Data Centers

Windows Server 8 VHDX disk format supports up to 16 TB

Managing virtual disks is a challenge with any hypervisor. In this post, Rickatron shows how the VHDX format will make Hyper-V a bit easier for large storage requirements.

Windows Server 8 introduces a new virtual disk format, VHDX. VHDX is an expanded set of features from the traditional VHD file format used in Hyper-V and Xen virtualization environments. The other mainstream virtual disk file formats are VMDK for VMware and VDI for VirtualBox platforms.

The size of up to 16TB is the eye-catching statistic. WOW! That's huge. This is very, very welcome in times where we will be poised to move more and more tier 1 applications to virtualization platforms. While memory, processor, and network resources aren't too difficult to manage for large VMs, disk resources can be a challenge. The 2TB limitations for virtual disk files fits most systems, but we have to tweak applications when we go above that range. Now, to be clear; working with ultra-large VMs is not really fun. But, it is a necessary evil today it seems.

The VHDX format also brings a metadata structure aimed at reducing data corruption and improved alignment on large sector disks. More features of VHDX include:

  • Larger block sizes for dynamic and differential disks, which allows these disks to attune to the needs of the workload.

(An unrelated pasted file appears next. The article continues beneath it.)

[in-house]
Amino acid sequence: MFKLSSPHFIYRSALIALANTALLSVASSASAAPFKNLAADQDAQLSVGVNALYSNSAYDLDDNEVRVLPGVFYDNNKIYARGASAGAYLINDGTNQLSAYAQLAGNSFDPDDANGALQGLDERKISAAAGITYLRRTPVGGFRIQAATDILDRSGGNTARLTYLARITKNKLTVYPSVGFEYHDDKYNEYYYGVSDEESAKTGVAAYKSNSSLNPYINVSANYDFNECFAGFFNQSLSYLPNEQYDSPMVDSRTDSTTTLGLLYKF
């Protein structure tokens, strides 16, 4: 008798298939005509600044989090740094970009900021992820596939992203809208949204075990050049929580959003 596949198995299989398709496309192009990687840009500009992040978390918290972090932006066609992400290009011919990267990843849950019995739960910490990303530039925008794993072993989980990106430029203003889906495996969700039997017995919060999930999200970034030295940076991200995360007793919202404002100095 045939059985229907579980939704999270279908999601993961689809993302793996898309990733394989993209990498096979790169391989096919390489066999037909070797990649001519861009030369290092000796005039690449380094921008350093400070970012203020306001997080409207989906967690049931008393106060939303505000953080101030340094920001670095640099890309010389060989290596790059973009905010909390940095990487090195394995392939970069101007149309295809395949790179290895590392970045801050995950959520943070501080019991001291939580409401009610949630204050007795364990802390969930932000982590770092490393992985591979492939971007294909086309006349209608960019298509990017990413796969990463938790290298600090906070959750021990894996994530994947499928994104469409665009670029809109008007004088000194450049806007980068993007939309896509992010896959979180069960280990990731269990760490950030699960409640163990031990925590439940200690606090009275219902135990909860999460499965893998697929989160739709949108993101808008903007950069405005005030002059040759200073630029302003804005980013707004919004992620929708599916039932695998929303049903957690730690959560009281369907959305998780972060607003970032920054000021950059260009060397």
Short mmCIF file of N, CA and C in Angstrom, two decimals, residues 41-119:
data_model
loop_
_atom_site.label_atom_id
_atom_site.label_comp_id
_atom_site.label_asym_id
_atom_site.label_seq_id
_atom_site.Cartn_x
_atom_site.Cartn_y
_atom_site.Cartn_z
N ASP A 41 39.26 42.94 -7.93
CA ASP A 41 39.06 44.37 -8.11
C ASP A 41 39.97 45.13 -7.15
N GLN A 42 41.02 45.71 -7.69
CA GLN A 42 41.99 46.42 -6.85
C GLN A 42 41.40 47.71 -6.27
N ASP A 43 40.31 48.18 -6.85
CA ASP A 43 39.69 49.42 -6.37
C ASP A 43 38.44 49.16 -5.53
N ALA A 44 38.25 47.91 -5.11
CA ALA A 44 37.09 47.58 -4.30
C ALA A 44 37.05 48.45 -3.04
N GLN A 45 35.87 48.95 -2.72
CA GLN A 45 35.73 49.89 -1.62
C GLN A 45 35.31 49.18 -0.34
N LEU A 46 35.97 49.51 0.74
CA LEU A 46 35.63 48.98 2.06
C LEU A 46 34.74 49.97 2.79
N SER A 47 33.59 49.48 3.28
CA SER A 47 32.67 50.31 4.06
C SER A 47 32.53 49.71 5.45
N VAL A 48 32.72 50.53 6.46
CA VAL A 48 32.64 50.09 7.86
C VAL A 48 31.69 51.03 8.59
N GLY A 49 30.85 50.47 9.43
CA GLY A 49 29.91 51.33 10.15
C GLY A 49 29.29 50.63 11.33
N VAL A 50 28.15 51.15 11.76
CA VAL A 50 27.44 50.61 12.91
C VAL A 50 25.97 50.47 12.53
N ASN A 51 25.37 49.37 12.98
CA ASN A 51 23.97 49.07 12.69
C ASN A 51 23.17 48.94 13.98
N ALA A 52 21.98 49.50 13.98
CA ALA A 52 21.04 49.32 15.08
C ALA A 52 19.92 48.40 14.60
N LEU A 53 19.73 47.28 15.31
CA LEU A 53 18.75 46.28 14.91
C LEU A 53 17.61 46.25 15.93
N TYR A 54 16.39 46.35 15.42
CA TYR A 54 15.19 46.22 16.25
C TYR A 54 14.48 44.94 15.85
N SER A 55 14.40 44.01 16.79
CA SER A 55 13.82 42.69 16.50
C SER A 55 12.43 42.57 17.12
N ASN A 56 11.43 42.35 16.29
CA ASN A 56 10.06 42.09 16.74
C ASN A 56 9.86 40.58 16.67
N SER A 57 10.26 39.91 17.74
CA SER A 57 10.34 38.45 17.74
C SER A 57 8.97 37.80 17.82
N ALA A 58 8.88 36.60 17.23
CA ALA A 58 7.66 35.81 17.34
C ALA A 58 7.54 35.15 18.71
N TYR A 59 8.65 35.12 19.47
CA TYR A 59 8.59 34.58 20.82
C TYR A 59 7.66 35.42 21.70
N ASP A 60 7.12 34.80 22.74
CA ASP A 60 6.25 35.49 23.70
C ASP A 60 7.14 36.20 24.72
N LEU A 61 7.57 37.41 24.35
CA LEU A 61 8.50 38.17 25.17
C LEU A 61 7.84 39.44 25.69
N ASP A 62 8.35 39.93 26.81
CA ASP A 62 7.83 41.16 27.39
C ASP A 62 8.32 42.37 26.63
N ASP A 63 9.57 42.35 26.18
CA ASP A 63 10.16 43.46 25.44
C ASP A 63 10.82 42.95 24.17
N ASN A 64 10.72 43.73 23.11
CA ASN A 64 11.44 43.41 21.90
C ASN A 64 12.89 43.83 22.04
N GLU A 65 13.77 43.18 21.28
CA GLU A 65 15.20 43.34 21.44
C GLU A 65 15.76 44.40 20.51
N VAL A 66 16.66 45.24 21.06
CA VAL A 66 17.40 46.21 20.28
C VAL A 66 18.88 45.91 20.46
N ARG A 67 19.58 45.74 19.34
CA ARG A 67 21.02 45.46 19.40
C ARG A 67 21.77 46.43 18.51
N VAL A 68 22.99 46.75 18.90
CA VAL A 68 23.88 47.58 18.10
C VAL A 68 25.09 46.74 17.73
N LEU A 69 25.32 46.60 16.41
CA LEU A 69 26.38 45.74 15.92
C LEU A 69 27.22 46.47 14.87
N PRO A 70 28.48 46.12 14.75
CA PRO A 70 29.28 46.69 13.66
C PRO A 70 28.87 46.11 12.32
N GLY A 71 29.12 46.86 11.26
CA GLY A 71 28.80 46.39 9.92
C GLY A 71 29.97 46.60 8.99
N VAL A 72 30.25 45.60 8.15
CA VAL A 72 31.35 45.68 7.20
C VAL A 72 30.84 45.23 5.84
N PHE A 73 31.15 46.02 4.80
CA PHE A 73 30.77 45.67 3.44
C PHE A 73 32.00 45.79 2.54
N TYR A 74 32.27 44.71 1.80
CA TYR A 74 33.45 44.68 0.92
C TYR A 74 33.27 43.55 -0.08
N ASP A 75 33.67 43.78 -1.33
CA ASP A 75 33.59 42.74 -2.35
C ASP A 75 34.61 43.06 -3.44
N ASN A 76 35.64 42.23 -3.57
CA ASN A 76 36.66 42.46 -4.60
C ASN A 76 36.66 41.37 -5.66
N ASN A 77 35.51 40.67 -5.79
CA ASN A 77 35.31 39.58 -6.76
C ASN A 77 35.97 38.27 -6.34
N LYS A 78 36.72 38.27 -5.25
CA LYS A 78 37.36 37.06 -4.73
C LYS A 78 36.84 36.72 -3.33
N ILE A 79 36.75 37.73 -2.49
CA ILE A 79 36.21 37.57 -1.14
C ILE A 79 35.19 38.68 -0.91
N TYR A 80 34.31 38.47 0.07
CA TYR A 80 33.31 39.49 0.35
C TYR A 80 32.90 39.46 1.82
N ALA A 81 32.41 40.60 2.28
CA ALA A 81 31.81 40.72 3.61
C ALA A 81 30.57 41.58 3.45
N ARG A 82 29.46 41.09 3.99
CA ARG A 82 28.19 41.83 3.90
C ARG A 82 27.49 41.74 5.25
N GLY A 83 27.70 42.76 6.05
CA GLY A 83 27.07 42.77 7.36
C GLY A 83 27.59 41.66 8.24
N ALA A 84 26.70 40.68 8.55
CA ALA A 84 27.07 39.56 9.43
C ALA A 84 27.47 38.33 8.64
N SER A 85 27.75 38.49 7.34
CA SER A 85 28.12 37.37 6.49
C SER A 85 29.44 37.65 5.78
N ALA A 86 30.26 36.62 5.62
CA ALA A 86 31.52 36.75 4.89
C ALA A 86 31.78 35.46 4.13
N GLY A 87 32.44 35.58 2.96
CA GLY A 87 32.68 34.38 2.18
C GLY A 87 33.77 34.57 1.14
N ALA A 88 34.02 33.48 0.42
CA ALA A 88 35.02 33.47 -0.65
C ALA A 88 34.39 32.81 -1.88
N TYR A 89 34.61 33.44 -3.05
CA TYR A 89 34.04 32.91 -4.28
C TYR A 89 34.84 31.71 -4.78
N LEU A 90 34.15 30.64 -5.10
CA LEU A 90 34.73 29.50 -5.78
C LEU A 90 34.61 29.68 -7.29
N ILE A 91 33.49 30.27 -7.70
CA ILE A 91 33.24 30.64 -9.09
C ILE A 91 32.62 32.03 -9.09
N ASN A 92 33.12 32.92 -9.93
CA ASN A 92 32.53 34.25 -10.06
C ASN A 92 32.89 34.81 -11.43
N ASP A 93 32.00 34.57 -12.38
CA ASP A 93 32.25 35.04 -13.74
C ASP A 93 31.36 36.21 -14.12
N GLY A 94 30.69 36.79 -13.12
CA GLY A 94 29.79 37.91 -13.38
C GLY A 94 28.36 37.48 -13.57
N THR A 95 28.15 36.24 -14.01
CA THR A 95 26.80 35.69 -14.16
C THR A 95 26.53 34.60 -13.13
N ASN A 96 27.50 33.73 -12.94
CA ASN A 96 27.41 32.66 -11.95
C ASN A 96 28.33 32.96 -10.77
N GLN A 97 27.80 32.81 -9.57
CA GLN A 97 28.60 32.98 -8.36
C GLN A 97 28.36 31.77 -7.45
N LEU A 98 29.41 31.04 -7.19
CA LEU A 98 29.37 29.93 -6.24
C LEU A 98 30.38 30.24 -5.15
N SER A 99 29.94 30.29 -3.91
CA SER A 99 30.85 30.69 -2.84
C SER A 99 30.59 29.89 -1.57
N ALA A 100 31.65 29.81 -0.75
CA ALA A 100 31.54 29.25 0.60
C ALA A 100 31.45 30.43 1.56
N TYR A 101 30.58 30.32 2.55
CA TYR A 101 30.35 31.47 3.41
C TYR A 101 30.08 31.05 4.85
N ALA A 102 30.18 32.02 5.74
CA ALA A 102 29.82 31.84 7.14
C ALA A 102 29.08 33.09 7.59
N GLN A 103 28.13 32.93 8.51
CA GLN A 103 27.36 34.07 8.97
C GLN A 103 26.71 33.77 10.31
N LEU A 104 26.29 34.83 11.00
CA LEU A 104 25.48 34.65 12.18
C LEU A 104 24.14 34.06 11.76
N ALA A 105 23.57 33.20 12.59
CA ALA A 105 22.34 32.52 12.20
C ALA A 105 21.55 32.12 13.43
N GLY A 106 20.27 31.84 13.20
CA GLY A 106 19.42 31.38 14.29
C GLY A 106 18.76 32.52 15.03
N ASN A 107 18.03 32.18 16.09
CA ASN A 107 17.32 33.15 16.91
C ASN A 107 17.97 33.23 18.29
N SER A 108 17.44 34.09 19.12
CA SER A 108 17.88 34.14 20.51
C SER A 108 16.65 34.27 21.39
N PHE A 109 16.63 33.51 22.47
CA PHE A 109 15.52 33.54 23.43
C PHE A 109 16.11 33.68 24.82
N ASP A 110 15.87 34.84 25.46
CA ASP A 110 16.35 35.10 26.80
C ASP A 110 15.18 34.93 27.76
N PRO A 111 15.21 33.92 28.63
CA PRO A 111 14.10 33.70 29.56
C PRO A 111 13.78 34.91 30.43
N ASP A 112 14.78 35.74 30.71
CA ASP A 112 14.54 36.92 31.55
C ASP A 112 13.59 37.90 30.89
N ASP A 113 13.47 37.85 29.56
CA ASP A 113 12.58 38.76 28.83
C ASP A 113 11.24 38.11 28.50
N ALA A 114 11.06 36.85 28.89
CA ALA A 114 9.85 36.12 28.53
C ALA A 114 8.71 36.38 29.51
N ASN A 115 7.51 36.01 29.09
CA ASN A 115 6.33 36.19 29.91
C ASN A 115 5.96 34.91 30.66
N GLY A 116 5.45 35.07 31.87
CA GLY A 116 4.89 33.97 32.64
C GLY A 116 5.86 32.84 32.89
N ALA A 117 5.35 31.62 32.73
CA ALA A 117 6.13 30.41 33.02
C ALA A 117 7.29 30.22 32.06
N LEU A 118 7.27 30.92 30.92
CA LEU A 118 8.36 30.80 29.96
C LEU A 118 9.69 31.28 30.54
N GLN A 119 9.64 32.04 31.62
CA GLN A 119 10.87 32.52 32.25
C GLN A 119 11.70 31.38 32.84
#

• 4-KB logical sector virtual disk that allows for increased performance when used by applications and workloads that are designed for 4-KB sectors.
  • The ability to store custom metadata about the file that the user might want to record, such as operating system version, or patches applied.
  • Efficiency (called trim) in representing data, resulting in smaller files size and allowing the underlying physical storage device to reclaim unused space.

Note: the above bullet points are reproduced from the Windows Server 8 Reviewers Guide with permission.

Figure A

Creating a VHDX file

Creating a VHDX file (click to enlarge)

Does having a single virtual disk file being able to scale above 2TB appeal to you? Share your comments below.


Rick Vanover is a software strategy specialist for Veeam Software, based in Columbus, Ohio. Rick has years of IT experience and focuses on virtualization, Windows-based server administration, and system hardware.

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